Factors affecting reproductive output of Mediterranean geckos, Hemidactylus turcicus (Sauria, Gekkonidae)



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Texas Tech University


An investigation was conducted on factors which potentially influence reproductive output of Hemidactvlus turcicus. This study concentrated on three topics: 1) lipid cycles, 2) maternal investment, and 3) parasitic infection.

The reproductive season of 1983 extended from March through September. Most females were reproductively active for 120-150 days and probably produced 2-3 clutches during this time. Fatbodies were rapidly depleted at the onset of vitellogenesis and remained at low levels throughout the reproductive season. Carcass lipid levels were reduced at the start of reproduction and during production of later clutches. Apparently, energy from ingestion was insufficient to assure formation of later clutches and fatbody and carcass lipid reserves were drawn upon for supplemental energy. The evidence indicated these lipids were mobilized to the liver, probably for use In vitellogenin production.

The fatbody cycle of males was inversely related to the testicular cycle. Carcass lipid and liver lipid levels of males increased during testicular regression and decreased during testicular enlargement. This pattern of storage and utilization of lipids indicates that there was a surplus of energy during testicular regression and a deficit during testicular recrudescence. Fatbodies and carcass lipid of males were also utilized at the start of the female reproductive season, probably to provide males with supplemental energy during breeding.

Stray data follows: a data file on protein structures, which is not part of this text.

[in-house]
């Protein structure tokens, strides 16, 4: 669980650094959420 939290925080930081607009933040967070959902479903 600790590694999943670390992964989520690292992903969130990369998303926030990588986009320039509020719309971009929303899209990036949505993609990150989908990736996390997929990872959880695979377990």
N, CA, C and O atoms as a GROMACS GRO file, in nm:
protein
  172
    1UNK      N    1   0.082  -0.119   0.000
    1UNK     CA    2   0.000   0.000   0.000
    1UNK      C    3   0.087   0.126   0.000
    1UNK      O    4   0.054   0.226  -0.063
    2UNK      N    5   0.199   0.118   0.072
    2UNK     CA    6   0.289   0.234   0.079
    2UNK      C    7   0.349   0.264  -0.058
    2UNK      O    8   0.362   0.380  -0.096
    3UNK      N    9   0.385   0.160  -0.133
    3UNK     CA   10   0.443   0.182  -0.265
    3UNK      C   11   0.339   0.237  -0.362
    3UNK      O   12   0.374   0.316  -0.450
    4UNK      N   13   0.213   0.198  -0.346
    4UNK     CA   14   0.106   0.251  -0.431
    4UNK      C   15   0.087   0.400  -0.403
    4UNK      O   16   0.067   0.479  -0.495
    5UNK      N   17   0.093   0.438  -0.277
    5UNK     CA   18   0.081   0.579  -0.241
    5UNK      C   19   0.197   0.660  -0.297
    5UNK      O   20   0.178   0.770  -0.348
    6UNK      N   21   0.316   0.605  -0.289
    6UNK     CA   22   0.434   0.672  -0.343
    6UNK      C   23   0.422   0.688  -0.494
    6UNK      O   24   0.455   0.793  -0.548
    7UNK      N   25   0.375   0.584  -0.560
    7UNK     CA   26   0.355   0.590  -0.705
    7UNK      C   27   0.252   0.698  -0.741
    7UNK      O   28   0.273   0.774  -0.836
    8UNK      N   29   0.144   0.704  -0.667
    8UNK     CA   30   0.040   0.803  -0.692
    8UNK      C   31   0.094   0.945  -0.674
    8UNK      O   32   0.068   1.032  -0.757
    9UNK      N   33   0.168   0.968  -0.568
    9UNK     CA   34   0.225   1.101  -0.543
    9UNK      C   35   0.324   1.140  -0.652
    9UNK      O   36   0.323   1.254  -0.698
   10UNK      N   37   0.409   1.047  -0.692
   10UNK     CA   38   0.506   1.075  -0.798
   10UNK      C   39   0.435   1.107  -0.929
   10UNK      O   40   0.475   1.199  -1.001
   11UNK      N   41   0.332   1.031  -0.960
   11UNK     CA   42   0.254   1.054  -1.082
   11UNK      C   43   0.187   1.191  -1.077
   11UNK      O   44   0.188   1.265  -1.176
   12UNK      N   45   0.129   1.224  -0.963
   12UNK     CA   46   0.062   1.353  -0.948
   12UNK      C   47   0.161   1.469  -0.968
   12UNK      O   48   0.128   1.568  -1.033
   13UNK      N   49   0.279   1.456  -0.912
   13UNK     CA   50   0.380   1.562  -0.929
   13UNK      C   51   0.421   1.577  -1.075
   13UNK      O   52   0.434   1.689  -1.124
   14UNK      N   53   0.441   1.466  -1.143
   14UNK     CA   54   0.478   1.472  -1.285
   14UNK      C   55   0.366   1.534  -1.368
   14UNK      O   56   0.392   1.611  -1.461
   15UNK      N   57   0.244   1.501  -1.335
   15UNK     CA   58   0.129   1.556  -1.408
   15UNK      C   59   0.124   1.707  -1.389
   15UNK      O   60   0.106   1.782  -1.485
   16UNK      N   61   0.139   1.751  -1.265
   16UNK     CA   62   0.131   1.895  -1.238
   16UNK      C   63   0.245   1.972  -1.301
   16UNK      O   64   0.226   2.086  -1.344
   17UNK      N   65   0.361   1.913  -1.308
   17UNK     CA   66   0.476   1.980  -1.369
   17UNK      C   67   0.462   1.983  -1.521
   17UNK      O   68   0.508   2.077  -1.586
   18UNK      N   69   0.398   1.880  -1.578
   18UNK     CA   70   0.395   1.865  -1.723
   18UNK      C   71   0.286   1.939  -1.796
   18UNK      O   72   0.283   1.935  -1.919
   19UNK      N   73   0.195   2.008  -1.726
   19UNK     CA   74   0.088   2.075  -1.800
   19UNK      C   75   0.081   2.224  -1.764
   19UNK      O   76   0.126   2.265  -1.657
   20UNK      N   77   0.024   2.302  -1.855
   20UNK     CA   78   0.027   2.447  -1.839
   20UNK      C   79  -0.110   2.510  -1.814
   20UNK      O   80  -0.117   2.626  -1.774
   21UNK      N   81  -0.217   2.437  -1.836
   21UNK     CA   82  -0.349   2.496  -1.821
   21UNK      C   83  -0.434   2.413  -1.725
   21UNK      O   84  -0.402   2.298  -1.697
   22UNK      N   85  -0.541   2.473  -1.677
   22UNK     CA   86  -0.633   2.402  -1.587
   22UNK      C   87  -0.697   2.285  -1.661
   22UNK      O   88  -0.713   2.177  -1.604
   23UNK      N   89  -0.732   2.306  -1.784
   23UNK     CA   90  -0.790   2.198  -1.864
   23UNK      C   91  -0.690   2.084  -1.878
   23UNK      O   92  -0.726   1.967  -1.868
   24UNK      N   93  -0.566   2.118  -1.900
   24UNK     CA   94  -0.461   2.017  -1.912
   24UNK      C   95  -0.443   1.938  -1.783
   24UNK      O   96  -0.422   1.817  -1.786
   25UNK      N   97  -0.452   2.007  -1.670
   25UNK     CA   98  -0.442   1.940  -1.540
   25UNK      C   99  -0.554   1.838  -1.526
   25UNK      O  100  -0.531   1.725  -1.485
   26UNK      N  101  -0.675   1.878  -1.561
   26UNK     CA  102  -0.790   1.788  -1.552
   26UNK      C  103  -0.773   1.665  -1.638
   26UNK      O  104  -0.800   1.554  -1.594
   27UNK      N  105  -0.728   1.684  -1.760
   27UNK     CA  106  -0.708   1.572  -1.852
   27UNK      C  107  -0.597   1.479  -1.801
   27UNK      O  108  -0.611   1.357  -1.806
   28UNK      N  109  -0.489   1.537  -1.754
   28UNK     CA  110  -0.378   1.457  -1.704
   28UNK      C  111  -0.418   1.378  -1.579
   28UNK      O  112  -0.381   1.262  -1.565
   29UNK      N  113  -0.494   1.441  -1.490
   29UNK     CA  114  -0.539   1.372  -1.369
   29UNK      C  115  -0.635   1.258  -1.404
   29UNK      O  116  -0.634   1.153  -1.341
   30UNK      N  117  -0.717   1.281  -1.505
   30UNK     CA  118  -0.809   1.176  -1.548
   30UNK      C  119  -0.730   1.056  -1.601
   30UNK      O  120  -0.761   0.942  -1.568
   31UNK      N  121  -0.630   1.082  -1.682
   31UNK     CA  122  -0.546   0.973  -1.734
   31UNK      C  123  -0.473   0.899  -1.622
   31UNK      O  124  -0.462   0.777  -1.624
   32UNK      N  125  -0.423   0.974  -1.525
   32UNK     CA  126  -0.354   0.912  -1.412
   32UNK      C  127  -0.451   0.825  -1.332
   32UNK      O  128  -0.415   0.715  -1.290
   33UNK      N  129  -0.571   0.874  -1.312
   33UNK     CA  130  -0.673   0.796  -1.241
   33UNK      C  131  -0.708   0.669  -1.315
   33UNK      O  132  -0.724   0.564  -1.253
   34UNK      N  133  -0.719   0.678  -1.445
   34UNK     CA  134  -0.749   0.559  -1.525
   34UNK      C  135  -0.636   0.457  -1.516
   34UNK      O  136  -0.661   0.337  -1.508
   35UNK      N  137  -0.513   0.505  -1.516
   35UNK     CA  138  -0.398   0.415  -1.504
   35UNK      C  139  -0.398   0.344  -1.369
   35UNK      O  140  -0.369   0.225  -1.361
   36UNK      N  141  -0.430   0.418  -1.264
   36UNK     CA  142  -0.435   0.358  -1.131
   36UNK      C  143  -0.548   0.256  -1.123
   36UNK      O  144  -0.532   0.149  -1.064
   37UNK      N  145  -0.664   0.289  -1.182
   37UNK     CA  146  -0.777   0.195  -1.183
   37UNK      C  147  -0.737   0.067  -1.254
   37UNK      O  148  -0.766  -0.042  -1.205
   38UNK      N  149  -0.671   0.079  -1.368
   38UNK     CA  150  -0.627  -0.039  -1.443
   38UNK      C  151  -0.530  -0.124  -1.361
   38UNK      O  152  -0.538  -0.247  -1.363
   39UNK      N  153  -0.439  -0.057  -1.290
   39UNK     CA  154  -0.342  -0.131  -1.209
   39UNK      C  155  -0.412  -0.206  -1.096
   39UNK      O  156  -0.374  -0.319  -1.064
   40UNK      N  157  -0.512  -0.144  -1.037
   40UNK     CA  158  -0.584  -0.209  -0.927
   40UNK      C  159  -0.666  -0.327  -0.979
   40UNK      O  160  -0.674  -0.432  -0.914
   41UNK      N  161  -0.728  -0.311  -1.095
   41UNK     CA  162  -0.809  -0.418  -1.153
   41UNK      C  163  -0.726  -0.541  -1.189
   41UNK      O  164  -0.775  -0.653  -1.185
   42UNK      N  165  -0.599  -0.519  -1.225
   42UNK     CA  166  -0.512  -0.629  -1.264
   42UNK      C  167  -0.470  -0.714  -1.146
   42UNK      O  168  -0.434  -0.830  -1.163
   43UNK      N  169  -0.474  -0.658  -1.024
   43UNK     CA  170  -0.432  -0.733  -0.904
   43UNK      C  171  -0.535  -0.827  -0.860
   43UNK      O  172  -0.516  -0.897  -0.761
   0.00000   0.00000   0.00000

Egg size was not related to female body size or timing of reproduction. However, egg size was positively correlated with hatchling size. Under laboratory conditions, there was no variation in egg size between groups of females maintained at different food regimens. Also, there was no difference in egg size between first and second clutches of experimental females. The data on K turcicus did not support the hypothesis that factors normally influencing clutch size in variable clutch species might similarly influence egg size in fixed clutch species.

Forty-three percent of adult Hemidactvlus turcicus from southern Texas were infected with a pulmonary pentastome. Raillitiella frenatus. Liver mass during the nonreproductive period and fatbody mass during the reproductive season were significantly lower in individuals of both sexes with the highest biomass of pentastomes. Uninfected females had a significantly higher frequency of oviductal eggs than infected geckos. Oviductal egg production in this gecko population was reduced by 21 % because of the pentastome infection. These data indicate that this macroparasitic infection should be considered a factor in the population regulation of H- turcicus in southern Texas.